and the latter, is in the same case after the verb, and in apposition to the first. Rule 20. I am he whom you call.' We are they who played at ball. It appears to have been he who wrote the verse. They at first took it to be her, but soon found it was not she. lle is the man whom we took him to be. He is called John. She was named Mary. His name shall be Immanuel. He seems the father of the family; or, he seems to be the father of the family. We are they.
SPELLING. LESSON 29. tab-by tăb'be tense-ness těns'něs thin ly t'hin'lē tac-it tăs'it
ten-ter těn'tūr thin-ness t'hin'nės tack-le tak/k1 tenth-ly těnt'h'lē third-ly t'hŭrd'lē tac-tick tak tik term-less tèrm'lės thirs-ty t'hŭrs'tē tal-low tăl lo term-ly těrm'lē thir-ty t'hŭrtē tal-ly tă'le
ter-race těr'răs this-tle t'his't1 tal-on tăl'un ter-ror těr'rur
thor-ough t'hūr'ro tam-per tăm pur tes-ter těst'ur threat-en t'hrět'tn tan-gent tănjent tes-ty těs'tē thrift-less t'hrift'lės tan-gle tăng tetch-y tětsh'ē thrif-ty t'hrif'te tan-ner tăn nur teth-er tět'h'ùr thun-der thùn_dur tan-sy tàn zẻ tet-ter tět'tur
thurs-day t'hürz'de tar-ry tăr'rē
tex-tile těks'til tick-et tik'it tat-tle tatot1 tex-ture těks'tshūre tick-le tik'kl tav-ern tăy'ěrn thank-ful t'hănk'fûl til-lage til lidje tech-y tětsh'é. thatch-er t'hătsh'ŭr til-ler tilslur tel-ler těl’lur there-fore t'here'foretim-ber tim'bůr tem-per těm'púr thick-en t'hik'kn tim-brel tím'bril tem-ple těm'pl thick-et t'hik'it tin-der tin'dūr ten-der těn'dúr thick-ly t'hik'le tin-gle tin'gl ten-don těn'dun thick-ness t'hik'něs tink-er tingk’ūr ten-et těn'nět thim-ble t'him'bl tink-le tinkl ten-or těn'nur think-ing t'hink'ing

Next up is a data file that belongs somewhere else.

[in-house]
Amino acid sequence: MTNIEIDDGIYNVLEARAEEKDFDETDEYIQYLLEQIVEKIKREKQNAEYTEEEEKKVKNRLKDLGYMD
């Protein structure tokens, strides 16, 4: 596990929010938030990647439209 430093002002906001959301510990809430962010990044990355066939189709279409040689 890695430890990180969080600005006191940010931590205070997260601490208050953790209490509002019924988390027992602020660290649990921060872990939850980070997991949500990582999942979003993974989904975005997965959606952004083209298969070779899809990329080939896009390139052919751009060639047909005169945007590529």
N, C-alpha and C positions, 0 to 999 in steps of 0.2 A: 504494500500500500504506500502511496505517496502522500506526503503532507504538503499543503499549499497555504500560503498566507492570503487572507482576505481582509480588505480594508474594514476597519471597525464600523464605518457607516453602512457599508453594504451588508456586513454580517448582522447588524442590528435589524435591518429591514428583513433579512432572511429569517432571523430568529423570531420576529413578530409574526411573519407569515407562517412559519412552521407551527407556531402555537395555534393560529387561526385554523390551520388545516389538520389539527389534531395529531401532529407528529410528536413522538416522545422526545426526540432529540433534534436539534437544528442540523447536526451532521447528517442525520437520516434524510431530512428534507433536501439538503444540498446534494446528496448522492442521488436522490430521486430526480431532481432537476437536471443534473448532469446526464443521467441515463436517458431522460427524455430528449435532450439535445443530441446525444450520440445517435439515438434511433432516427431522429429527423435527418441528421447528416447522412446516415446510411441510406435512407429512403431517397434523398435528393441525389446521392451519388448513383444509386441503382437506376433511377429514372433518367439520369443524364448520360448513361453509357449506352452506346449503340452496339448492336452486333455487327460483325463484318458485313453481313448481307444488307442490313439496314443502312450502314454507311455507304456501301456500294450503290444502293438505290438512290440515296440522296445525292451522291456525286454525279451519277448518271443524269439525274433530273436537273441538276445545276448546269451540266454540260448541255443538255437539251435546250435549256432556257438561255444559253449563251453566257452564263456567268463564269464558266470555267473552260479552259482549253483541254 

READING.--LESSON 30. Mary. Ma', we are anxious to hear something more about the charming country which you began to describe!
Ma. That country now supports nearly twelve milkons of happy people', many noble cities', and many hundred smiling villages'. Her green vallies are dotted with thousands of beautiful white-washed cottages', shaded with the thick boughs of the peach', the pear, and the plum tree', and adorned with flowing clusters of the creeping wood-bine', and with white, and ruddy roses'. Within', the busy tenants ply the loaded